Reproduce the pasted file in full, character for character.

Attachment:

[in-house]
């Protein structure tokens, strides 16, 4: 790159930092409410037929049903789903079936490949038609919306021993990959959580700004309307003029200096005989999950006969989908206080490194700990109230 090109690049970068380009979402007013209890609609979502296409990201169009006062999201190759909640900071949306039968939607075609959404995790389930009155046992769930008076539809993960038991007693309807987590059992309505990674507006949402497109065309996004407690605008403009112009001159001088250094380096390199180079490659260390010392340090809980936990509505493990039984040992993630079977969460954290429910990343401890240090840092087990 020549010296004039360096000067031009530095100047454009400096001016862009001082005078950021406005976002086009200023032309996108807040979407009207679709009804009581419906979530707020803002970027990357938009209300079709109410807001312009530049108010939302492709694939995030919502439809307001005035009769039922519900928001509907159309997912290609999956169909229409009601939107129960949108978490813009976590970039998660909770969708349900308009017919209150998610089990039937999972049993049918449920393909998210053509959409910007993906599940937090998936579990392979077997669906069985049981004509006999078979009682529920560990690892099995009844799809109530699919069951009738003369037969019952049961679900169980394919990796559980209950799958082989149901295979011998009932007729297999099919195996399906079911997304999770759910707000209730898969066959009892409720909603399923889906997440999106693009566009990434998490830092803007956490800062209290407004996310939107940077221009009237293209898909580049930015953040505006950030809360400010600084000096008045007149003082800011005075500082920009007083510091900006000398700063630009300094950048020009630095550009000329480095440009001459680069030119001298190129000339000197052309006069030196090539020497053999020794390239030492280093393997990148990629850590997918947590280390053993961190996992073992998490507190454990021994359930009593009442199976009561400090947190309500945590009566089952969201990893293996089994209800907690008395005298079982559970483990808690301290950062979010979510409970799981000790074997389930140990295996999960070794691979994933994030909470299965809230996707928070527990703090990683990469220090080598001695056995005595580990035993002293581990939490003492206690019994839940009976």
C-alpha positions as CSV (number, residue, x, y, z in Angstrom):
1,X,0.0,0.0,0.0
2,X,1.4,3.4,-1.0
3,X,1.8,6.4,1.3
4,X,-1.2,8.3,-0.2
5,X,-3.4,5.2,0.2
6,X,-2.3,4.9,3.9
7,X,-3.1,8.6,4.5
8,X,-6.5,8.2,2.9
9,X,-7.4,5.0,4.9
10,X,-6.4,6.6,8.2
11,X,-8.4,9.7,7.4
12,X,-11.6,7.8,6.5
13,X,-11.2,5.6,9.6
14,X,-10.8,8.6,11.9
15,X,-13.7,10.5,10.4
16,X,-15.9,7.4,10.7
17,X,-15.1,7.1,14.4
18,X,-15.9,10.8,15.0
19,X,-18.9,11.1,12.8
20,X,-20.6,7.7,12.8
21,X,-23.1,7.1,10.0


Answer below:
[in-house]
């Protein structure tokens, strides 16, 4: 790159930092409410037929049903789903079936490949038609919306021993990959959580700004309307003029200096005989999950006969989908206080490194700990109230 090109690049970068380009979402007013209890609609979502296409990201169009006062999201190759909640900071949306039968939607075609959404995790389930009155046992769930008076539809993960038991007693309807987590059992309505990674507006949402497109065309996004407690605008403009112009001159001088250094380096390199180079490659260390010392340090809980936990509505493990039984040992993630079977969460954290429910990343401890240090840092087990 020549010296004039360096000067031009530095100047454009400096001016862009001082005078950021406005976002086009200023032309996108807040979407009207679709009804009581419906979530707020803002970027990357938009209300079709109410807001312009530049108010939302492709694939995030919502439809307001005035009769039922519900928001509907159309997912290609999956169909229409009601939107129960949108978490813009976590970039998660909770969708349900308009017919209150998610089990039937999972049993049918449920393909998210053509959409910007993906599940937090998936579990392979077997669906069985049981004509006999078979009682529920560990690892099995009844799809109530699919069951009738003369037969019952049961679900169980394919990796559980209950799958082989149901295979011998009932007729297999099919195996399906079911997304999770759910707000209730898969066959009892409720909603399923889906997440999106693009566009990434998490830092803007956490800062209290407004996310939107940077221009009237293209898909580049930015953040505006950030809360400010600084000096008045007149003082800011005075500082920009007083510091900006000398700063630009300094950048020009630095550009000329480095440009001459680069030119001298190129000339000197052309006069030196090539020497053999020794390239030492280093393997990148990629850590997918947590280390053993961190996992073992998490507190454990021994359930009593009442199976009561400090947190309500945590009566089952969201990893293996089994209800907690008395005298079982559970483990808690301290950062979010979510409970799981000790074997389930140990295996999960070794691979994933994030909470299965809230996707928070527990703090990683990469220090080598001695056995005595580990035993002293581990939490003492206690019994839940009976």
C-alpha positions as CSV (number, residue, x, y, z in Angstrom):
1,X,0.0,0.0,0.0
2,X,1.4,3.4,-1.0
3,X,1.8,6.4,1.3
4,X,-1.2,8.3,-0.2
5,X,-3.4,5.2,0.2
6,X,-2.3,4.9,3.9
7,X,-3.1,8.6,4.5
8,X,-6.5,8.2,2.9
9,X,-7.4,5.0,4.9
10,X,-6.4,6.6,8.2
11,X,-8.4,9.7,7.4
12,X,-11.6,7.8,6.5
13,X,-11.2,5.6,9.6
14,X,-10.8,8.6,11.9
15,X,-13.7,10.5,10.4
16,X,-15.9,7.4,10.7
17,X,-15.1,7.1,14.4
18,X,-15.9,10.8,15.0
19,X,-18.9,11.1,12.8
20,X,-20.6,7.7,12.8
21,X,-23.1,7.1,10.0